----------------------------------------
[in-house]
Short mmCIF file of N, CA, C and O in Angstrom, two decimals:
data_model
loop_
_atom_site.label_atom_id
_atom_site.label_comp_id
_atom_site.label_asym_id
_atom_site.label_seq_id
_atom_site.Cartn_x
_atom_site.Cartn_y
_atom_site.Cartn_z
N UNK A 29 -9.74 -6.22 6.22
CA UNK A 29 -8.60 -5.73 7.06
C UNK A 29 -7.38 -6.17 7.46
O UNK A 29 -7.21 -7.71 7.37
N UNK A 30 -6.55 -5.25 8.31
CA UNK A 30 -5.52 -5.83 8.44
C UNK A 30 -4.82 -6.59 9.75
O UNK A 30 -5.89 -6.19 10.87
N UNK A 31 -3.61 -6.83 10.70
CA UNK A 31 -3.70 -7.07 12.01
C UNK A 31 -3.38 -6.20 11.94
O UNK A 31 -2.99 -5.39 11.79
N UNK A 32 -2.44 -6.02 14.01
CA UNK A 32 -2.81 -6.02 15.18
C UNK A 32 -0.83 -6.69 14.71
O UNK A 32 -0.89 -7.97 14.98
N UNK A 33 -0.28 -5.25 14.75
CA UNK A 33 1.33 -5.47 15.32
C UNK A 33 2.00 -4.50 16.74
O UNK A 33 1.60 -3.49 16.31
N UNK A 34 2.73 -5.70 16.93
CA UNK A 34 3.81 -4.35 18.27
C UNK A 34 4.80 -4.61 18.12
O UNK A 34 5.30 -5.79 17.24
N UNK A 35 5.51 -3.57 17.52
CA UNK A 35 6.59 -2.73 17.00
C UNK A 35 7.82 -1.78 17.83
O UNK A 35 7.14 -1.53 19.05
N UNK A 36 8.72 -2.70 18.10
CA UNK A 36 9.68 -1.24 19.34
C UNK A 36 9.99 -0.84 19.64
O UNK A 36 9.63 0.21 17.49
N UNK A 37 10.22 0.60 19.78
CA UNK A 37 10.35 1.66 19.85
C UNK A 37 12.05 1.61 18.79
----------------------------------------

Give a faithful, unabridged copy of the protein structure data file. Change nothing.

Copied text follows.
[in-house]
Short mmCIF file of N, CA, C and O in Angstrom, two decimals:
data_model
loop_
_atom_site.label_atom_id
_atom_site.label_comp_id
_atom_site.label_asym_id
_atom_site.label_seq_id
_atom_site.Cartn_x
_atom_site.Cartn_y
_atom_site.Cartn_z
N UNK A 29 -9.74 -6.22 6.22
CA UNK A 29 -8.60 -5.73 7.06
C UNK A 29 -7.38 -6.17 7.46
O UNK A 29 -7.21 -7.71 7.37
N UNK A 30 -6.55 -5.25 8.31
CA UNK A 30 -5.52 -5.83 8.44
C UNK A 30 -4.82 -6.59 9.75
O UNK A 30 -5.89 -6.19 10.87
N UNK A 31 -3.61 -6.83 10.70
CA UNK A 31 -3.70 -7.07 12.01
C UNK A 31 -3.38 -6.20 11.94
O UNK A 31 -2.99 -5.39 11.79
N UNK A 32 -2.44 -6.02 14.01
CA UNK A 32 -2.81 -6.02 15.18
C UNK A 32 -0.83 -6.69 14.71
O UNK A 32 -0.89 -7.97 14.98
N UNK A 33 -0.28 -5.25 14.75
CA UNK A 33 1.33 -5.47 15.32
C UNK A 33 2.00 -4.50 16.74
O UNK A 33 1.60 -3.49 16.31
N UNK A 34 2.73 -5.70 16.93
CA UNK A 34 3.81 -4.35 18.27
C UNK A 34 4.80 -4.61 18.12
O UNK A 34 5.30 -5.79 17.24
N UNK A 35 5.51 -3.57 17.52
CA UNK A 35 6.59 -2.73 17.00
C UNK A 35 7.82 -1.78 17.83
O UNK A 35 7.14 -1.53 19.05
N UNK A 36 8.72 -2.70 18.10
CA UNK A 36 9.68 -1.24 19.34
C UNK A 36 9.99 -0.84 19.64
O UNK A 36 9.63 0.21 17.49
N UNK A 37 10.22 0.60 19.78
CA UNK A 37 10.35 1.66 19.85
C UNK A 37 12.05 1.61 18.79